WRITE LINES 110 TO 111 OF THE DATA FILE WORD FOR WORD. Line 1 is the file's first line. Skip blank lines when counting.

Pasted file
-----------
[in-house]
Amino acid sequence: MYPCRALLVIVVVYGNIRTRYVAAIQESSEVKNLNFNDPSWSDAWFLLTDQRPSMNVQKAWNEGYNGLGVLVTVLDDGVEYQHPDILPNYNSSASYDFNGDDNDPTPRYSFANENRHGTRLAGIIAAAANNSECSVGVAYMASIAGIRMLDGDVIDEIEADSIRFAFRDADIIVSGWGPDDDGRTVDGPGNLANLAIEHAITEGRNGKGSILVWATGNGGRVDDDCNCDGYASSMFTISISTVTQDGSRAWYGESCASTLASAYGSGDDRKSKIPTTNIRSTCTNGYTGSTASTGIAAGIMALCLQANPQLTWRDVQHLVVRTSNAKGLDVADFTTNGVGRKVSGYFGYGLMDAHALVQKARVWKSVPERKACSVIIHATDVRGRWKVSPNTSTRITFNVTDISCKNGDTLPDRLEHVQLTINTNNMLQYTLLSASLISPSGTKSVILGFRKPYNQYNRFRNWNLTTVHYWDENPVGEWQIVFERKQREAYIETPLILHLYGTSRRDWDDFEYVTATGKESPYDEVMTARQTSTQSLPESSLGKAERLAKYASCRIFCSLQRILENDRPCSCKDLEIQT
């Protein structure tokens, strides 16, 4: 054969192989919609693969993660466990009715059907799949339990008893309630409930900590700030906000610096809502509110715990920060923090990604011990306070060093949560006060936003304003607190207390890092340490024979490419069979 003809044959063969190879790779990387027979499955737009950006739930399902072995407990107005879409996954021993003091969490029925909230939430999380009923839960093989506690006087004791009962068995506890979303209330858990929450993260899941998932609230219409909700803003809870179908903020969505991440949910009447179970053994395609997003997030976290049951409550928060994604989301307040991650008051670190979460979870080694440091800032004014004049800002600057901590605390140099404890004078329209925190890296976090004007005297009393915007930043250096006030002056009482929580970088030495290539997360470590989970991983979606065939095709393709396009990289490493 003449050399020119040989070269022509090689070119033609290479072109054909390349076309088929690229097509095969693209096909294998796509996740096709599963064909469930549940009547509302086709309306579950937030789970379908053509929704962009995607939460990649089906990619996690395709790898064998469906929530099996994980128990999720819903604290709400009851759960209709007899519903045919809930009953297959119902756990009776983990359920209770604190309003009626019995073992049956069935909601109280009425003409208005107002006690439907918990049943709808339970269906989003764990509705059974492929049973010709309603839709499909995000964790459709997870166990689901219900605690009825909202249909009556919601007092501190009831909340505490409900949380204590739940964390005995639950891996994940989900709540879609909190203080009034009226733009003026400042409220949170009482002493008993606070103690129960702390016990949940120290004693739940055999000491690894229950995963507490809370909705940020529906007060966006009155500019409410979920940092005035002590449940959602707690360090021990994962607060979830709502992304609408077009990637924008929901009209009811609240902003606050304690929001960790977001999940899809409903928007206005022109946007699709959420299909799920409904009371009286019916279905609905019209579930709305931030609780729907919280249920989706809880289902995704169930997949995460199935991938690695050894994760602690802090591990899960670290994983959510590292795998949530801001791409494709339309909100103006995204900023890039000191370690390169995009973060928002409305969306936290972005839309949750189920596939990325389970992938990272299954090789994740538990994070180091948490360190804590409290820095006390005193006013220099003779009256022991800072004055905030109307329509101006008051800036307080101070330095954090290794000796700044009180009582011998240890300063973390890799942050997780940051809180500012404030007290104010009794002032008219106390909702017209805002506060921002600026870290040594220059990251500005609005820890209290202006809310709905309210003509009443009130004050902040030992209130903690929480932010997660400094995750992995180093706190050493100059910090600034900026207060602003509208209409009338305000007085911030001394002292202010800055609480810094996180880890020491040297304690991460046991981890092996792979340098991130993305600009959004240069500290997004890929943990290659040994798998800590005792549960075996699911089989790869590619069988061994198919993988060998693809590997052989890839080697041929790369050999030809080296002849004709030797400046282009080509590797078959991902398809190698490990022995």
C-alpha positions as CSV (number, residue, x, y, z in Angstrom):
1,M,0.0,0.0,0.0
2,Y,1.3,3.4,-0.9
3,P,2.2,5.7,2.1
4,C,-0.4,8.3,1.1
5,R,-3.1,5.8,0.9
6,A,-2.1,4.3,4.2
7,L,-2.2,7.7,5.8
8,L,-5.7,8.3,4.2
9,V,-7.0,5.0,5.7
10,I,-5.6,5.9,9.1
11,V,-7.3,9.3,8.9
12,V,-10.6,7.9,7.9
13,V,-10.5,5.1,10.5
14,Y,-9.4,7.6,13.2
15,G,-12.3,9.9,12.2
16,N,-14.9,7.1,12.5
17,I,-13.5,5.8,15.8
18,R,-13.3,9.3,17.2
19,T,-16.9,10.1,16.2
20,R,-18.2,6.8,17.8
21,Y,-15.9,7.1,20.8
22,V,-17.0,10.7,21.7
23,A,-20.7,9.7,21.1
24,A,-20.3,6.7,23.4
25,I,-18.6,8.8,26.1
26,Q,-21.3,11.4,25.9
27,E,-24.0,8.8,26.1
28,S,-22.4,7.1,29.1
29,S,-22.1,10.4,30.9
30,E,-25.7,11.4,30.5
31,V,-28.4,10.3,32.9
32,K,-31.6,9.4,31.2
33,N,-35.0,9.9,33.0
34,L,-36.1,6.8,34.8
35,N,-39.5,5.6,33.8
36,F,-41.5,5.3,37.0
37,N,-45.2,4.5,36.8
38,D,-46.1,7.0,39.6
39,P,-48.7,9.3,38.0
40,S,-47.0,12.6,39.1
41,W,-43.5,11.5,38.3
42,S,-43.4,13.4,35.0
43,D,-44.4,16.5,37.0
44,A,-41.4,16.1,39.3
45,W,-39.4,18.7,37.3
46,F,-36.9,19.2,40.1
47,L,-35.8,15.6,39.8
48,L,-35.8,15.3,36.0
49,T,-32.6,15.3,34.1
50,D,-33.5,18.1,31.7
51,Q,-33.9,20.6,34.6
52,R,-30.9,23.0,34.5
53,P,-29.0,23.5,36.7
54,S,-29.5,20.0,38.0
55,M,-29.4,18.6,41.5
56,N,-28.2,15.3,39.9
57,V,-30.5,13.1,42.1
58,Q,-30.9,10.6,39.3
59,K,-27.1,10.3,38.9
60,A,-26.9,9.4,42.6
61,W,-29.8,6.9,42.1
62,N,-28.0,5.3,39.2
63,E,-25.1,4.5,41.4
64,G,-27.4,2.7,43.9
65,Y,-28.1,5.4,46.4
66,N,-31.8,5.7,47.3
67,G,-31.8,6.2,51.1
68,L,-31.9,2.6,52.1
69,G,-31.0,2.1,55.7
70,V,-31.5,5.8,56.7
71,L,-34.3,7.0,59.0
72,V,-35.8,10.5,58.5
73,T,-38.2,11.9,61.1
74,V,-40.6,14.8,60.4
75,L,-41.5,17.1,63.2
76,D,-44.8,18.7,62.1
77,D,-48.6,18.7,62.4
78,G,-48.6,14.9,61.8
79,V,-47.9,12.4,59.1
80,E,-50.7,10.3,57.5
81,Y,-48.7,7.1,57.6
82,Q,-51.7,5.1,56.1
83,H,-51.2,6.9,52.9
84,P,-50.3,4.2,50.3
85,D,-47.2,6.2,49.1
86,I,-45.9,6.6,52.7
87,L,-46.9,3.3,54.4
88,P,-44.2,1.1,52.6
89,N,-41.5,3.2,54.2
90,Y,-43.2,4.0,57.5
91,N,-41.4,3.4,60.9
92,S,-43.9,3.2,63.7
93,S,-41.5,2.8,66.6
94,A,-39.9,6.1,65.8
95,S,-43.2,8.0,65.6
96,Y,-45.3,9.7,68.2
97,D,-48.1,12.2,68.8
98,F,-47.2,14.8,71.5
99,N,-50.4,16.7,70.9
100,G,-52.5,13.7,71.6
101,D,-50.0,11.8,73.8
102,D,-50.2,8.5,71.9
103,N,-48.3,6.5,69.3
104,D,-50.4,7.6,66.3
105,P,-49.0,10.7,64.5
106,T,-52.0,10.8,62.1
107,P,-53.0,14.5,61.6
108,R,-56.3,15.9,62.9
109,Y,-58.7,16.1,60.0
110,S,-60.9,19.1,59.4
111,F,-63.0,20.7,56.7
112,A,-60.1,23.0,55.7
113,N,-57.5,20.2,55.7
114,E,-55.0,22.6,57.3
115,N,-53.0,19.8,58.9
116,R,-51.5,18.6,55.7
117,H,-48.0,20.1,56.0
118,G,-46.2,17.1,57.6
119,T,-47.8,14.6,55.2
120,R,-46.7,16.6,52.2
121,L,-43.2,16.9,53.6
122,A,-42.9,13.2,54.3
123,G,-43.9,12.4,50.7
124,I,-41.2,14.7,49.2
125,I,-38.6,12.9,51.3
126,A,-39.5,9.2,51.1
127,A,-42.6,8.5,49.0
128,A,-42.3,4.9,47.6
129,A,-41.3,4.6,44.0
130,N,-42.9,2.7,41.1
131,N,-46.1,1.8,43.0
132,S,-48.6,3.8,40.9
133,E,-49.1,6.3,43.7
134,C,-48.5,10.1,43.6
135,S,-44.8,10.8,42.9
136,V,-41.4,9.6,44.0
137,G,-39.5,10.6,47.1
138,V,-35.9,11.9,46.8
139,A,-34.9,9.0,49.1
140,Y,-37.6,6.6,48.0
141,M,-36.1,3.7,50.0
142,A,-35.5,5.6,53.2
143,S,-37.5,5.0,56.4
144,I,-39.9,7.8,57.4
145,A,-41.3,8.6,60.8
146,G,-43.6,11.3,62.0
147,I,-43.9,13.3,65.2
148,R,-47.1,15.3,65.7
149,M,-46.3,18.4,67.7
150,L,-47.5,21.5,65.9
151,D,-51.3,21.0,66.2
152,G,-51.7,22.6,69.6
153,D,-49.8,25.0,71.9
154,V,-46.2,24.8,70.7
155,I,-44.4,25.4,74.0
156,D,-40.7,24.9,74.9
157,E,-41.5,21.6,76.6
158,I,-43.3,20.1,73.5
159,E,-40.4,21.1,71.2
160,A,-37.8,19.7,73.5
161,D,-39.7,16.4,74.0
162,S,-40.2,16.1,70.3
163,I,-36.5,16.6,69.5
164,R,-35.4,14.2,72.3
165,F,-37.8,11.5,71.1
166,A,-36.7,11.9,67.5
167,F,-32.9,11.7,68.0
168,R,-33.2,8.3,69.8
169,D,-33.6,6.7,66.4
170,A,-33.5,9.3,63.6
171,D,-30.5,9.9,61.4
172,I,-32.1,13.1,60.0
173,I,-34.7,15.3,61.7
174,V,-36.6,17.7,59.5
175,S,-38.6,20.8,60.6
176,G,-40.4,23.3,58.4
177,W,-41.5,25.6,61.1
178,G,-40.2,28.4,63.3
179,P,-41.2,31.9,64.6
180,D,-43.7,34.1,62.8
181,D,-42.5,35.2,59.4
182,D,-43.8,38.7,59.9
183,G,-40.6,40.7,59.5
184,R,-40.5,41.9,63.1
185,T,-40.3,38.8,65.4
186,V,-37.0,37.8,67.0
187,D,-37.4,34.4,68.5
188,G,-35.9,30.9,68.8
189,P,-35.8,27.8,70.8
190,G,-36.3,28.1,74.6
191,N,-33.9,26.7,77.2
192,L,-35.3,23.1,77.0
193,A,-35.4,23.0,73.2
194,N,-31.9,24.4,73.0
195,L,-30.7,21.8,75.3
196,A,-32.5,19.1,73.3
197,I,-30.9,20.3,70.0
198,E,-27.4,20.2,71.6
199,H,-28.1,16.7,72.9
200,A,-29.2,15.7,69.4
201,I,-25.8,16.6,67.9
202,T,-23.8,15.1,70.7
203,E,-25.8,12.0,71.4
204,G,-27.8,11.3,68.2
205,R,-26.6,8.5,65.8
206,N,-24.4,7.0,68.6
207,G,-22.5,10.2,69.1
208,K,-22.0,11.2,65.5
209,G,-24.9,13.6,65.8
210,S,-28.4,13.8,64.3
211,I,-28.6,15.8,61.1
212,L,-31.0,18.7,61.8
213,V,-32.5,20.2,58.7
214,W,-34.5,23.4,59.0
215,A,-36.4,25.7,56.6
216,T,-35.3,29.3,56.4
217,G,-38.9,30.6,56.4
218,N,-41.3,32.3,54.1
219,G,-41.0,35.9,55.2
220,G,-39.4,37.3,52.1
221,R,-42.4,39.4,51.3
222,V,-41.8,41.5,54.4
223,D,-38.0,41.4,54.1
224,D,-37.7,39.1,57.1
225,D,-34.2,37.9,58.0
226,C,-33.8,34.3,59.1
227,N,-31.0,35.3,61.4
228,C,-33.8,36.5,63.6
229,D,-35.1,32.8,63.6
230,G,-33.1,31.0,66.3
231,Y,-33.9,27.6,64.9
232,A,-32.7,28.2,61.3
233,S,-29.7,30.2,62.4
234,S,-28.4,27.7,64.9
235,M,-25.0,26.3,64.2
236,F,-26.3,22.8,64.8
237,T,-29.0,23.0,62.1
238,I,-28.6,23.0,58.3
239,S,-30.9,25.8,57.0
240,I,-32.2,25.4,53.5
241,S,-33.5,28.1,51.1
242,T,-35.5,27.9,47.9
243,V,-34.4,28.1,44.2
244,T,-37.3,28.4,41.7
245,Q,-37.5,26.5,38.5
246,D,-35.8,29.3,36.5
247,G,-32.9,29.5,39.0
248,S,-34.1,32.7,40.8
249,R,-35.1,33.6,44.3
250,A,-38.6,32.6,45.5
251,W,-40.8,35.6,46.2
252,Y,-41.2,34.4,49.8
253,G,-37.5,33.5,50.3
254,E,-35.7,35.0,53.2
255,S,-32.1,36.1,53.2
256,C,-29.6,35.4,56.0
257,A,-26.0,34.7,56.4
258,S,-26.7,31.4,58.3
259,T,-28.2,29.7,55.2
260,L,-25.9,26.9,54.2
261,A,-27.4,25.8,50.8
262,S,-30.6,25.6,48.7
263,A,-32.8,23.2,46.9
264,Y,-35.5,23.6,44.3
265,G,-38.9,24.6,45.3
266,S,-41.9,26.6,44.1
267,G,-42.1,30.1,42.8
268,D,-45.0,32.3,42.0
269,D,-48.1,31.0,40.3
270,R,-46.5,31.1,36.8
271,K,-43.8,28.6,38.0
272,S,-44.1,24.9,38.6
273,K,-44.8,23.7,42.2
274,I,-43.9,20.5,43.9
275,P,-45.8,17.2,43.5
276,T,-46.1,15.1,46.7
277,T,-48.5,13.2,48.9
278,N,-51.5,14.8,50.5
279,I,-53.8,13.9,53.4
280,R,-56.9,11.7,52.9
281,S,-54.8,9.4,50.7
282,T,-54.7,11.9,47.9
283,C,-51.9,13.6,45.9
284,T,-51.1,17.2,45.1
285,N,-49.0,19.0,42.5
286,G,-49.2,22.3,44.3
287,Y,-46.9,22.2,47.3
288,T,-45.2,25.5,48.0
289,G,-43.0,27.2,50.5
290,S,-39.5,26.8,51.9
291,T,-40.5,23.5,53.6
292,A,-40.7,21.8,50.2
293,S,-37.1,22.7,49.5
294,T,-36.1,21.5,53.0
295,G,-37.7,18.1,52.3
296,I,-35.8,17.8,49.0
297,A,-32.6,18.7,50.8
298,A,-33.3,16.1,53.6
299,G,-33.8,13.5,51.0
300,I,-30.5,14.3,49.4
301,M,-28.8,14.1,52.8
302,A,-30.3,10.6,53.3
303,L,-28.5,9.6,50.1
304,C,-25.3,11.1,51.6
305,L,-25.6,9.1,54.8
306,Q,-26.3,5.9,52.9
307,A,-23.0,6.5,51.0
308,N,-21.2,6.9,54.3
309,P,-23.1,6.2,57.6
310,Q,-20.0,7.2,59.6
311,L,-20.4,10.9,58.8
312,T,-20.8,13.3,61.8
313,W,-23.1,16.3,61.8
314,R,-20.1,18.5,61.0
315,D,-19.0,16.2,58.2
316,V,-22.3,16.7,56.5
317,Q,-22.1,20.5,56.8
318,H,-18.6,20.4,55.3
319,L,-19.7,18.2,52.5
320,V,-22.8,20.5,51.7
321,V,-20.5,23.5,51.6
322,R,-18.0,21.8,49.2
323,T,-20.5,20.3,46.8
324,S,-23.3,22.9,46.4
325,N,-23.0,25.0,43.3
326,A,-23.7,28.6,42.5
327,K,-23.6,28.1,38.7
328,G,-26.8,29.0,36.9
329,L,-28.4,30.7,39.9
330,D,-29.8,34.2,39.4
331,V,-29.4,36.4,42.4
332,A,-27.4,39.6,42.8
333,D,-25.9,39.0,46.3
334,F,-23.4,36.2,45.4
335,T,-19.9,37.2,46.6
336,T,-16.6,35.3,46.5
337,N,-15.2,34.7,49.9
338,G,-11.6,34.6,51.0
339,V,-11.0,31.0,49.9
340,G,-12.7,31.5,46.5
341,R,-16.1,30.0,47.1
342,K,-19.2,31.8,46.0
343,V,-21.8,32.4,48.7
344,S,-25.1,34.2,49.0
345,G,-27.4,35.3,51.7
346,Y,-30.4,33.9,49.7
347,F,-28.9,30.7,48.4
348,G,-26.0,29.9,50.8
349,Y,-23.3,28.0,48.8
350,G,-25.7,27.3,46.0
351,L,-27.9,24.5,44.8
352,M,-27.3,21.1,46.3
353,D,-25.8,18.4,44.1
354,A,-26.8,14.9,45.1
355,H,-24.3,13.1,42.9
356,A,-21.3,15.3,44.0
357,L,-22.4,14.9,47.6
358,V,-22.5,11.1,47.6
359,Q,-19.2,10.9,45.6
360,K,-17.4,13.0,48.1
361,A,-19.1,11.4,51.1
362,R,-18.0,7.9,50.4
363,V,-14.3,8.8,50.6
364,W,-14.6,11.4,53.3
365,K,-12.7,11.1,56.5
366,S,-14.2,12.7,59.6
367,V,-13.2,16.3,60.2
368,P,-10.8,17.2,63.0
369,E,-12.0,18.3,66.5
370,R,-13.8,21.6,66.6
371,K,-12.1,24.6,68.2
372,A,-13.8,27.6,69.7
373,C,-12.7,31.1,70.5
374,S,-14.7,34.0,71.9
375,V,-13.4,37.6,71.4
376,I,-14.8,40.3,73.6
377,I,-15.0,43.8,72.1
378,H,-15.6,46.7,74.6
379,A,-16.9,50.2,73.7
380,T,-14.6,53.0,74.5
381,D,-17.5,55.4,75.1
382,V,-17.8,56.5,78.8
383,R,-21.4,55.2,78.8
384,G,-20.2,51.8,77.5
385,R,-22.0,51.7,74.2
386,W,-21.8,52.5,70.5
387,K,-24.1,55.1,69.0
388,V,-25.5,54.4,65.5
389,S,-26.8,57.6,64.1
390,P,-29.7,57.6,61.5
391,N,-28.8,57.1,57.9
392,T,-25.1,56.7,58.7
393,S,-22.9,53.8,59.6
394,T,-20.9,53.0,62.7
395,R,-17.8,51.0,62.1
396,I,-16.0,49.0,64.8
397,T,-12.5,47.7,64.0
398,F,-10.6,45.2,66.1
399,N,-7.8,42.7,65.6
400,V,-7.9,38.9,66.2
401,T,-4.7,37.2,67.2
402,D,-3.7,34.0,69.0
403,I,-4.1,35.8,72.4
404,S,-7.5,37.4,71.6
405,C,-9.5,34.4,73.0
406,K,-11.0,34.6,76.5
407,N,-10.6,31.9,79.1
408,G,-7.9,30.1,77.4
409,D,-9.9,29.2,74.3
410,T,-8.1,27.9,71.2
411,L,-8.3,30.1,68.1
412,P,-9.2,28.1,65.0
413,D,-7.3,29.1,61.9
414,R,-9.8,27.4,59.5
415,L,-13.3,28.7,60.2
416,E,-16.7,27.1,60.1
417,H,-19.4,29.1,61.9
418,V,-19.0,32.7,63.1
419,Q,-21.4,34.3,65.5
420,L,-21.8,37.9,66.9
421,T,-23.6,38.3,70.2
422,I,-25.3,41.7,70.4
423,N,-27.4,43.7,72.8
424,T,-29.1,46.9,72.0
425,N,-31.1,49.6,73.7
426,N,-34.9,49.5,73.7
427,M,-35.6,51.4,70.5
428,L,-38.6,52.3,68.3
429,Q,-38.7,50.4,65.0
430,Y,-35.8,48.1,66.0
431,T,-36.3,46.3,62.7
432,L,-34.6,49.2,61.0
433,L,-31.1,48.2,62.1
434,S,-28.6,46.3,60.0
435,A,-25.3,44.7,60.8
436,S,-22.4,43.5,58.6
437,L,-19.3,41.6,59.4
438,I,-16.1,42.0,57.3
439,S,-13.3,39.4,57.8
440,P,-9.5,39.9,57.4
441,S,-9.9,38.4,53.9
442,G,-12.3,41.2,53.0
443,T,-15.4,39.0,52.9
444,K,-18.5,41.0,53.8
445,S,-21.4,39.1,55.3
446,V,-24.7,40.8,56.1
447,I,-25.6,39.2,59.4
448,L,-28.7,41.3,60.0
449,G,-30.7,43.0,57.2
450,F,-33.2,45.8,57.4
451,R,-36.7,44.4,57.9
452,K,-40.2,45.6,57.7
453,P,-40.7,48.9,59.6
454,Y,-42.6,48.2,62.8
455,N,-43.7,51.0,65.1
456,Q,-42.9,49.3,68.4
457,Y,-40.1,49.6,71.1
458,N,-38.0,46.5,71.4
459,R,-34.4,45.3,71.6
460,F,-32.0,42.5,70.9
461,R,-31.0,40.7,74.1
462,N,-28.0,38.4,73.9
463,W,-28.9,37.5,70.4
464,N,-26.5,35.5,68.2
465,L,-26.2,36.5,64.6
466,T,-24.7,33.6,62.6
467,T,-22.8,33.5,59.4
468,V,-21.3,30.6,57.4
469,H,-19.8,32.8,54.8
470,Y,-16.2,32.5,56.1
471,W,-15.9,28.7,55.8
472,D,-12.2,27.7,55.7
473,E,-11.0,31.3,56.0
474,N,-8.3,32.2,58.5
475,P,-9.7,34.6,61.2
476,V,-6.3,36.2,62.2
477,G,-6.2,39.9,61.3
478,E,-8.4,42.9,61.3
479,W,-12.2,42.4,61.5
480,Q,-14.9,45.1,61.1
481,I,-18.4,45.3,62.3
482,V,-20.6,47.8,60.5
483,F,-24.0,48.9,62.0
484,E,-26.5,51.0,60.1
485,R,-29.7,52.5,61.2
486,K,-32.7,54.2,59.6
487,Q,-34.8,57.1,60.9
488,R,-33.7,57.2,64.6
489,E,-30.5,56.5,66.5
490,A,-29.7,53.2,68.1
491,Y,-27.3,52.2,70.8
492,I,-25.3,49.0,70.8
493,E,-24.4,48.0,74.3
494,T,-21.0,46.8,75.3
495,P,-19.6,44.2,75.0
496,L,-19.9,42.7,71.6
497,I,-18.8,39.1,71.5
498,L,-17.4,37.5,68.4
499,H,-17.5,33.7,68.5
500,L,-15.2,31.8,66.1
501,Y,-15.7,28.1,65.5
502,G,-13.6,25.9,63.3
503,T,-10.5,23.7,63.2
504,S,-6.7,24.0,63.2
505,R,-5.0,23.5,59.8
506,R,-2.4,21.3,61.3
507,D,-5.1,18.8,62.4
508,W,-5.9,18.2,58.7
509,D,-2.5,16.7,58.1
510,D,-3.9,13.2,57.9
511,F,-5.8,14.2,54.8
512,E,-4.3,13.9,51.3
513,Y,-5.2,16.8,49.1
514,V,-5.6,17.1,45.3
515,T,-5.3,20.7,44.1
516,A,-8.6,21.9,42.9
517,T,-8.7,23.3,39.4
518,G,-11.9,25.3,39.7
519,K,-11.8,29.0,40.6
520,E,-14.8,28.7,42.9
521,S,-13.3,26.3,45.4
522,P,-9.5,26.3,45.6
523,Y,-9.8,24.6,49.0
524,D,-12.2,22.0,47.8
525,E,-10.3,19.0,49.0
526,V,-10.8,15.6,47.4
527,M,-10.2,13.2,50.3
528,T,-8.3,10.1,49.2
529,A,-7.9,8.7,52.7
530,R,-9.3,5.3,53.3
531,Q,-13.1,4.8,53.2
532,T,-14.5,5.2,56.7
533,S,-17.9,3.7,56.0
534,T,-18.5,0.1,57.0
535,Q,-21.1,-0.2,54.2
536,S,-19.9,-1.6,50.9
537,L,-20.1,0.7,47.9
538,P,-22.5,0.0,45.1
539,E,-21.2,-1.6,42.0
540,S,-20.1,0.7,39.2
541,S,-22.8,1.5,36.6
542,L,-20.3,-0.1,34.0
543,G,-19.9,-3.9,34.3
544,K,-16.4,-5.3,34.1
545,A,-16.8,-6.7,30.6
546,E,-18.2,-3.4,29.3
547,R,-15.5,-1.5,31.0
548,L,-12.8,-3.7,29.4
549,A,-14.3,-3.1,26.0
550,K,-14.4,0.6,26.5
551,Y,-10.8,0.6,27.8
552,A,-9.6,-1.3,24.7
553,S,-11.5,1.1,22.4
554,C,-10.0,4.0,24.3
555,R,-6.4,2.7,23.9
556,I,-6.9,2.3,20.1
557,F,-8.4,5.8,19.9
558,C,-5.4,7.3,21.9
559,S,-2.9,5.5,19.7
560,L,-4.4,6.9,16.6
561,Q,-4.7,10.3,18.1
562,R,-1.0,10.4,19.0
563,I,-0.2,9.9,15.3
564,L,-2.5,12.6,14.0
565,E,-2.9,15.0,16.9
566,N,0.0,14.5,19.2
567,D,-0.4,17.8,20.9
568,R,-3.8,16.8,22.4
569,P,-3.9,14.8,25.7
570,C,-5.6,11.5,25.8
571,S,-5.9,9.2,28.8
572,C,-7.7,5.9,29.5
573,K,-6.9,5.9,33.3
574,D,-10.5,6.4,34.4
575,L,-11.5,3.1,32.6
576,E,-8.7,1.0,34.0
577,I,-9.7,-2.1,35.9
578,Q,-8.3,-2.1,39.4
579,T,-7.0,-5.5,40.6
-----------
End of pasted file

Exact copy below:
106,T,-52.0,10.8,62.1
107,P,-53.0,14.5,61.6